The UCLA defense has been living on the edge through the first few weeks of the season, and Saturday they stepped right off it as the Bruins took their first loss of the season, 48-45 to Memphis, dropping them to 2-1 on the season.
Postgame analysts, the professional kind and the social media version, were quick to put the blame on UCLA quarterback Josh Rosen for the loss. He threw his first two interceptions of the season, including one halfway that through the third quarter that was returned 60 yards for a touchdown, giving Memphis a 10-point lead. Somewhere however, it must be noted that Rosen threw for 463 yards and four touchdowns, ran for another, and that the offense scored 45 points, but the defense could not make that hold up against a G5 program.
UCLA Defense At A Loss
The game was a back and forth affair from the outset. Memphis quarterback Riley Ferguson moved the ball with relative ease against a UCLA defense that was beleaguered with injuries, (defensive back Jaleel Wadood and linebacker Kenny Young), and a first half suspension (linebacker Josh Woods). The teams traded touchdowns in the first quarter before the show really got going. J.J. Molson opened the second quarter with a 33-yard field goal to give the Bruins their first lead of the day at 10-7. Just minutes later, Rosen hit Jordan Wilson for a five-yard touchdown pass and at 17-7, the UCLA offense had seemed to find it’s groove.
Nothing Too Complex
The defense, however, was getting burned by routine plays. On third and long, with a chance to get the ball back in great field position, UCLA left Memphis tight end Joey Magnifico wide open in the middle of the field for a first down. That was followed by a 47-yard touchdown pass from Ferguson to Patrick Taylor that got the Tigers back in the game. Later in the second quarter, Riley hit running back Tony Pollard on a simple misdirection screen pass. Most of the UCLA front seven bit on the fake and Pollard turned a five-yard dump off into a 45-yard touchdown play and the lead for Memphis.
Rosen got a one-yard touchdown run with just over one-minute left to cap an 80-yard drive for what should have given UCLA a 24-20 halftime lead. However, Ferguson took Memphis right downfield on the UCLA defense, with a three-play, 70-yard drive that took all of 40 seconds and ended with a 33-yard touchdown pass to Anthony Miller and a 27-24 Tigers lead at the half.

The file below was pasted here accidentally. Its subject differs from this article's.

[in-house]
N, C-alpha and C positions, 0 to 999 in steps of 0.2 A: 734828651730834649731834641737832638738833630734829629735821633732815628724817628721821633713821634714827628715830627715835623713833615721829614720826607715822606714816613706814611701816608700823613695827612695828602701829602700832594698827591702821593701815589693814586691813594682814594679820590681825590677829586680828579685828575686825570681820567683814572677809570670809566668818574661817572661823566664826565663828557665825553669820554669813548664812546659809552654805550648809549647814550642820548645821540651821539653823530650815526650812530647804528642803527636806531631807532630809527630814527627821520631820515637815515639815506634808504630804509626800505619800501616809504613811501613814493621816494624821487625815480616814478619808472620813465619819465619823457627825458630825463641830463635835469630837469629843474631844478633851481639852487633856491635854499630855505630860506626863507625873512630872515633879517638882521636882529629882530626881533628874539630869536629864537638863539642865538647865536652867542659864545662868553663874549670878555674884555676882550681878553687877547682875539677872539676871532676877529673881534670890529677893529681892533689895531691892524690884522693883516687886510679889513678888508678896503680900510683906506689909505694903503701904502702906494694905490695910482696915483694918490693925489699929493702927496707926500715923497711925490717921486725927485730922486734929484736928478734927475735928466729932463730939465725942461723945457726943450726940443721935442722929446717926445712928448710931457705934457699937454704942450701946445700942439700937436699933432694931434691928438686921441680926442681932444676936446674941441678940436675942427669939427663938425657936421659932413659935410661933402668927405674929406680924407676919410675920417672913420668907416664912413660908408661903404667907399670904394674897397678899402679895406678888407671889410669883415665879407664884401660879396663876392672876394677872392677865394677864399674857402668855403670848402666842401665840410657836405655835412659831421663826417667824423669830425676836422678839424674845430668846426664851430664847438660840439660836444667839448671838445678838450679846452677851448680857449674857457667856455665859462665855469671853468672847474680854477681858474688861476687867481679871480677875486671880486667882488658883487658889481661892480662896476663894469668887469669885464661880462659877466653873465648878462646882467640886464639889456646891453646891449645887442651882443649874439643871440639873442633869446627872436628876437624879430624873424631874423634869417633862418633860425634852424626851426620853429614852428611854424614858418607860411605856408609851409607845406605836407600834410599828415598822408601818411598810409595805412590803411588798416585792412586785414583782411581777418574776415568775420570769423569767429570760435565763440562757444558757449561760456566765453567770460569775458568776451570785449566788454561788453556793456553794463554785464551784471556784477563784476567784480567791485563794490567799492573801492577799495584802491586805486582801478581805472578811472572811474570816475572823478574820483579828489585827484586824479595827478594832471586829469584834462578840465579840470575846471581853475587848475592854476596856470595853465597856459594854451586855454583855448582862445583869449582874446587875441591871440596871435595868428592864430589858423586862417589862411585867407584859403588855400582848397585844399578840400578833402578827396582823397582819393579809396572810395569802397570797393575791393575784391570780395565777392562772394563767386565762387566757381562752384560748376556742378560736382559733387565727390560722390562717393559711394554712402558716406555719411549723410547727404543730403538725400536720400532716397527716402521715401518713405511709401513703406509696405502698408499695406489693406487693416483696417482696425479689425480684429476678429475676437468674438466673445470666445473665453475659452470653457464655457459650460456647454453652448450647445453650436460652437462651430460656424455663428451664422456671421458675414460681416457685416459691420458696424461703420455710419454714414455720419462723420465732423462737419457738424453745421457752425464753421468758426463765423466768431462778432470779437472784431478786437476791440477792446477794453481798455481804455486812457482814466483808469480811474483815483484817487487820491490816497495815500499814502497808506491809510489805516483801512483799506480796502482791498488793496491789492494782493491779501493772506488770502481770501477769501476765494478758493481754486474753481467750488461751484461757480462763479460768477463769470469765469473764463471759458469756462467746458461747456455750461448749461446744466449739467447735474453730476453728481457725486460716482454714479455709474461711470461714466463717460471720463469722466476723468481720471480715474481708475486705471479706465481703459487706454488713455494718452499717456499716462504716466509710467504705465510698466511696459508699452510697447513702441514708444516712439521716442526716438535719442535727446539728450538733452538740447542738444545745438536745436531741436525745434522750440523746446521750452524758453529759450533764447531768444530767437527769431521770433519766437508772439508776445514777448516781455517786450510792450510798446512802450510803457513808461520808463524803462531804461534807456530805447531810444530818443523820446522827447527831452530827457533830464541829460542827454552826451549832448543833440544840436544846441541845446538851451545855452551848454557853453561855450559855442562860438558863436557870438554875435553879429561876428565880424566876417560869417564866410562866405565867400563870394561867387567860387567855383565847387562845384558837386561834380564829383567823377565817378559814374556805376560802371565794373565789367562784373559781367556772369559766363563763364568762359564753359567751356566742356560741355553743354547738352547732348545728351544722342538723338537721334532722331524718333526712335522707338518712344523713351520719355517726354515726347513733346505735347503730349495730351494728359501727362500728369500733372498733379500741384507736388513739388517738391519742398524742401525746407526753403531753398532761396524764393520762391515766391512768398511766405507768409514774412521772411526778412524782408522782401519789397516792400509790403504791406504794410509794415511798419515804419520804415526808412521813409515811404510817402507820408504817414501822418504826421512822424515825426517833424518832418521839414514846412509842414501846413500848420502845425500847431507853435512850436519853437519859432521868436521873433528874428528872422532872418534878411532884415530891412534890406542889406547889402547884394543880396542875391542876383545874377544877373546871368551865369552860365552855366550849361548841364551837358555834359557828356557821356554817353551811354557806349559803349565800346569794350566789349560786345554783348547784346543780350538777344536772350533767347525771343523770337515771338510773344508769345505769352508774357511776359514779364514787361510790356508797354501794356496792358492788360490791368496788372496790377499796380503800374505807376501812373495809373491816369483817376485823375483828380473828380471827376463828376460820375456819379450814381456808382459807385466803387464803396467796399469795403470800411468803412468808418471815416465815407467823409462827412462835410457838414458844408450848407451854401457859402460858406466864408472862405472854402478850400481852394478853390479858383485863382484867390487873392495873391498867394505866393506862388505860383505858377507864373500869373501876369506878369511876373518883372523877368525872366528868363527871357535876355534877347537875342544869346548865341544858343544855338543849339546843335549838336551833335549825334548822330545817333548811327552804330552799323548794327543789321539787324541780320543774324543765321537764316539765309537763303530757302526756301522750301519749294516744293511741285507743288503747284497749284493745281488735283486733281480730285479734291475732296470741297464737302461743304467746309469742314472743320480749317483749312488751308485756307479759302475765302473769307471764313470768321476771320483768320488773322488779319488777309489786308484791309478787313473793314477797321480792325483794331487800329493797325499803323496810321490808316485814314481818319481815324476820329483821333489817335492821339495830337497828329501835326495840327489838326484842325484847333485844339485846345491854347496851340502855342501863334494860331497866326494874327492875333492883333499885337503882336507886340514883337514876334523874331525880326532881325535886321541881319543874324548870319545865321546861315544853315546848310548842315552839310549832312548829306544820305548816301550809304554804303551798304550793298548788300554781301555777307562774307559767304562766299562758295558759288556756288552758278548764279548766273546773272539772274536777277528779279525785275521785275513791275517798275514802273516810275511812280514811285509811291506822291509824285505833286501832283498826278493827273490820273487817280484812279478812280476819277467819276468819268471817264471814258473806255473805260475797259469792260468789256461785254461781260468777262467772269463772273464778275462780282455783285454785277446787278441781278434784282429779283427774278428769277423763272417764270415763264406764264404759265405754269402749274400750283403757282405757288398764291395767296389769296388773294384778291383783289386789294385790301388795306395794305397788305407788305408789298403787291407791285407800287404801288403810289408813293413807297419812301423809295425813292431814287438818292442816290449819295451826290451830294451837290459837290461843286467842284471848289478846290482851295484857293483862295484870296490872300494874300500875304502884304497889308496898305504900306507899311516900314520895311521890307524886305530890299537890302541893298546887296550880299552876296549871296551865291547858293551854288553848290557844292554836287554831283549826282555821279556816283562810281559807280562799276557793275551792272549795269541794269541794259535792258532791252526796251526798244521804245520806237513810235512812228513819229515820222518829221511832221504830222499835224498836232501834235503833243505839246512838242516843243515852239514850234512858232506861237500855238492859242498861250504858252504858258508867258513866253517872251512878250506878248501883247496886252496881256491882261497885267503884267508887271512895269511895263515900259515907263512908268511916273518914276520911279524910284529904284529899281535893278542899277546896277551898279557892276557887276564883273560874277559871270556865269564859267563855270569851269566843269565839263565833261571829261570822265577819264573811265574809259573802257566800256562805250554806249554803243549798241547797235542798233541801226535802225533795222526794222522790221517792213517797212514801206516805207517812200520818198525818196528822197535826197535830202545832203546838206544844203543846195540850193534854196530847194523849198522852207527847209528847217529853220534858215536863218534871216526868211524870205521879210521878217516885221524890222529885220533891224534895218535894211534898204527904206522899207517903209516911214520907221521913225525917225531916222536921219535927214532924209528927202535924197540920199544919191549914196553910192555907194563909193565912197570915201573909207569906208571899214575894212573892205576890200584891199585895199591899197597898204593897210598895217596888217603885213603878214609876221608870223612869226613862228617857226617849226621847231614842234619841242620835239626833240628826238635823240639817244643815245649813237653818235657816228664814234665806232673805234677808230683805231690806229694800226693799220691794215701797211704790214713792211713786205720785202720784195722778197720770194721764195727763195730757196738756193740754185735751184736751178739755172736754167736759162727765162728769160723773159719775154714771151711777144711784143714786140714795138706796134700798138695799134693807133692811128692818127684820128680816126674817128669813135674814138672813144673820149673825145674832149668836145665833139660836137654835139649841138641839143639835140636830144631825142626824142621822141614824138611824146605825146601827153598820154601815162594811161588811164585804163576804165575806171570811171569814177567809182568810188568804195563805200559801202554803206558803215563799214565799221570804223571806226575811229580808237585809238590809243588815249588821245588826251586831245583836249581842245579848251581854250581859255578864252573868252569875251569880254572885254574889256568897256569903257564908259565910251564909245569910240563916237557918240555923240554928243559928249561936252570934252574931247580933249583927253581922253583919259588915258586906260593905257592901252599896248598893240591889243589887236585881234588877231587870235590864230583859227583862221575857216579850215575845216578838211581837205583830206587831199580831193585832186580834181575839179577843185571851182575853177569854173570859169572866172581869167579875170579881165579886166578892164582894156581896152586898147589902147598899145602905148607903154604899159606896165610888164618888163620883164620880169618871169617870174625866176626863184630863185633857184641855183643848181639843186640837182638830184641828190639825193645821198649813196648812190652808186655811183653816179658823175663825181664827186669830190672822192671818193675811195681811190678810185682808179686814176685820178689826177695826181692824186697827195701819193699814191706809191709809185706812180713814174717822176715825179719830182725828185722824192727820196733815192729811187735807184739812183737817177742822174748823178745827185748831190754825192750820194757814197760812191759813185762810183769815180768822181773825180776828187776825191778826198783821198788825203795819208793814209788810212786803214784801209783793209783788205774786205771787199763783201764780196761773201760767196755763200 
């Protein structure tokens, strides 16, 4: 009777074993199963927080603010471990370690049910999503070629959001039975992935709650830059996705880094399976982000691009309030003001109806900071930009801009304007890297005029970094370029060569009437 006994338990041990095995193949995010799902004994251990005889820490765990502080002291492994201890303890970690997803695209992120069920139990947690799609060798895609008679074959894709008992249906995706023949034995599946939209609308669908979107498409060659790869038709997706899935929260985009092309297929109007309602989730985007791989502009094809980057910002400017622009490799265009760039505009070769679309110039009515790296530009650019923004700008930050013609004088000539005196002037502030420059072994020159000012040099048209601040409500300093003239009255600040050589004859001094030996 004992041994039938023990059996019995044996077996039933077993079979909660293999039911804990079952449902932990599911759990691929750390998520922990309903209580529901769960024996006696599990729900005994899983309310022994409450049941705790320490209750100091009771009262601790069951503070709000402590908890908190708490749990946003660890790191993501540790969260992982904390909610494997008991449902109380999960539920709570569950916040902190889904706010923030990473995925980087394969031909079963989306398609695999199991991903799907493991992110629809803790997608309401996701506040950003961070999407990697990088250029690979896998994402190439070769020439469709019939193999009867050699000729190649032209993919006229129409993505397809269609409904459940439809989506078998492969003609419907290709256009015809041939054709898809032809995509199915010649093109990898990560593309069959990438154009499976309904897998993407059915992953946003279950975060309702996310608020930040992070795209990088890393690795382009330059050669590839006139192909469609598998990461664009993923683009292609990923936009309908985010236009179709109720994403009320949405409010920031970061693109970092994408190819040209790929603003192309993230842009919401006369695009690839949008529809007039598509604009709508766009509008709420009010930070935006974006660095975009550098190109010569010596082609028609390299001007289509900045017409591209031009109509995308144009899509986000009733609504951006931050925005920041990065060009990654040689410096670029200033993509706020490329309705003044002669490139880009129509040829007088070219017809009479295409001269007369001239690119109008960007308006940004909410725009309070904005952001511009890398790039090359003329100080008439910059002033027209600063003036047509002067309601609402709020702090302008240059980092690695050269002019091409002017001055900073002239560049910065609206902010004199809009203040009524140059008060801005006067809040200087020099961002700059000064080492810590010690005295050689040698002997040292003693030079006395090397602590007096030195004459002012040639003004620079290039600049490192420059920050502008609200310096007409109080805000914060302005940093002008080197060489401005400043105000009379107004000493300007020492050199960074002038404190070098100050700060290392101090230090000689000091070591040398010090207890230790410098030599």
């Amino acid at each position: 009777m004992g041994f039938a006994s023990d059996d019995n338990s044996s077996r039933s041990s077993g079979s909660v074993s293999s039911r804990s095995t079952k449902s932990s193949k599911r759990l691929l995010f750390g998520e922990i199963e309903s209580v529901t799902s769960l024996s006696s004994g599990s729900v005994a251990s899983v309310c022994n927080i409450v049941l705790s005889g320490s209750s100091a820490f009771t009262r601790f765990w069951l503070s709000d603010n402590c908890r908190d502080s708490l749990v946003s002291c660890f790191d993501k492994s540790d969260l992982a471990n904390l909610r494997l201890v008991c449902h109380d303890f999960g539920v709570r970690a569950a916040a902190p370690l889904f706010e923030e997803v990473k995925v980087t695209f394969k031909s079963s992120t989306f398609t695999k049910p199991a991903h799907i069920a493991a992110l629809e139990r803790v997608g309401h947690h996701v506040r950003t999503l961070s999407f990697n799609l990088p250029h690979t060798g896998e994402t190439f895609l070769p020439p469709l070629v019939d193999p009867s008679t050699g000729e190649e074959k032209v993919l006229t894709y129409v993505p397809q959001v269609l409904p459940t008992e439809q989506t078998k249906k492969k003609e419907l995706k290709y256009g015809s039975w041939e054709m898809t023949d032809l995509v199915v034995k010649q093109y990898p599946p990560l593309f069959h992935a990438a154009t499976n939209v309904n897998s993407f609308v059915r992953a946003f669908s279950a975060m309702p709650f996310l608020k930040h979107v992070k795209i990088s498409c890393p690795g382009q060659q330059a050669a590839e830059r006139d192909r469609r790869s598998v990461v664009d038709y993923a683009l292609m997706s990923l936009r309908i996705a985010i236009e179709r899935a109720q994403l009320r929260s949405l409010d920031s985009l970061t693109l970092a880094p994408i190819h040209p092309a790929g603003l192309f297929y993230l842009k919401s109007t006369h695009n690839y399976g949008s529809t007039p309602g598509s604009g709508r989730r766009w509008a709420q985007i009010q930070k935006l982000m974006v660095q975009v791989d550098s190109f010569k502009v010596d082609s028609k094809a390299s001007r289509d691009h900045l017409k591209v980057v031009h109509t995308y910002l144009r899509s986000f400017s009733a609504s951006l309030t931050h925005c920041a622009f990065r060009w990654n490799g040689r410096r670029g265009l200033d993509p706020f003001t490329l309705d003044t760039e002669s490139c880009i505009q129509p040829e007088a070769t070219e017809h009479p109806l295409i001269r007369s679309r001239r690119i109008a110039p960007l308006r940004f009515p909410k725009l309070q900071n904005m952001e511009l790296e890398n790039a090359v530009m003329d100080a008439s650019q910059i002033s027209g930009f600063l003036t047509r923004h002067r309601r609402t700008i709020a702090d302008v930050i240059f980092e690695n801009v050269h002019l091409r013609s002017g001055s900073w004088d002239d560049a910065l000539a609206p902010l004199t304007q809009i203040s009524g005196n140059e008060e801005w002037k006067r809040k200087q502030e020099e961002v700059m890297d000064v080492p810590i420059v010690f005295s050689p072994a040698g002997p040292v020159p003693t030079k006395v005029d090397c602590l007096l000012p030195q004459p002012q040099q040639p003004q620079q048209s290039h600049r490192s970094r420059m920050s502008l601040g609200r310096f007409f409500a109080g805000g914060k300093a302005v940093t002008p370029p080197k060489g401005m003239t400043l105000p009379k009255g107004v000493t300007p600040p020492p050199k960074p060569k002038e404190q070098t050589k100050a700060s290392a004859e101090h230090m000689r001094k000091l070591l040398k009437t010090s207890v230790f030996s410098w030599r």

The lead fluctuated between three and 10 points throughout the third quarter for Memphis. Bruin receivers started having problems hanging on to the ball, much as they did last season and Rosen was having to scramble to keep plays alive. UCLA took the lead back in the fourth quarter with what looked like a Rosen-esque drive. The Bruins were pinned at their own one, but he engineered a six-play, 99-yard drive that culminated with a Rosen to Austin Roberts 22-yard touchdown pass and a 45-41 Bruins lead.
Memphis struck back quickly, needing just over 1:30 to go 81 yards for a touchdown and a 48-45 lead. The Bruins had other opportunities. They were at the Memphis 25 when receiver Jordan Lasley did not pick up that the man covering him was moving inside to blitz. He ran the designed route, while Rosen threw the ball to where he would have been had he recognized the blitz. The pass was intercepted and a critical scoring opportunity was lost.
Memphis tried giving UCLA the game late in the fourth when inexplicably on 4th and short at the Bruins 25-yard line, they tried a fake field goal. Octavius Spencer intercepted the pass in the end zone and UCLA had one more chance with three minutes left. Rosen’s pass to Darren Andrews on fourth and five at midfield was broken up and for the third consecutive year, Memphis had beaten a ranked Power 5 conference team at home.
Where To Go From Here
Much will be discussed about Rosen’s performance. The first interception was completely a forced throw that a third-year starter should not be making. But the offense expanded in ways it needed to from the previous two games. The offense had been striking so quickly in the first two weeks that even in the wins they were -13 minutes in total time of possession in each game. There was a concern that the defense was on the field too much, and thus giving up big chunks of rushing yards even in the two wins.
Against Memphis however, the offense ran a more balanced attack, gaining 170 yards on the ground to go with the 463 yards passing. UCLA also won the time of possession battle by three minutes. Even with Rosen’s two interceptions and some forced throws, the questions about the defense remain. UCLA has given up an average of 514 yards of offense per game to three teams that do not run particularly complex offenses. Although Ferguson is a reasonably well-regarded quarterback, the defense giving up 398 yards passing and six touchdown passes should cause some sleepless nights in Westwood this week.
The answers will not be easy. Defensive end Jaelan Phillips left in the second half with what appeared to be an ankle injury. He returned to the sidelines on crutches and in a boot. He will be examined Sunday. Defensive lineman Osa Odighizuwa will be suspended for the first half of Saturday’s game as he was ejected for a targeting foul on Ferguson. The status of Young and Wadood is still to be determined. A defense that was giving up big chunks of yards when it was fully healthy is getting depleted quickly. And then there is the little matter that UCLA’s next game is at Stanford, a team they have not beaten since 2008.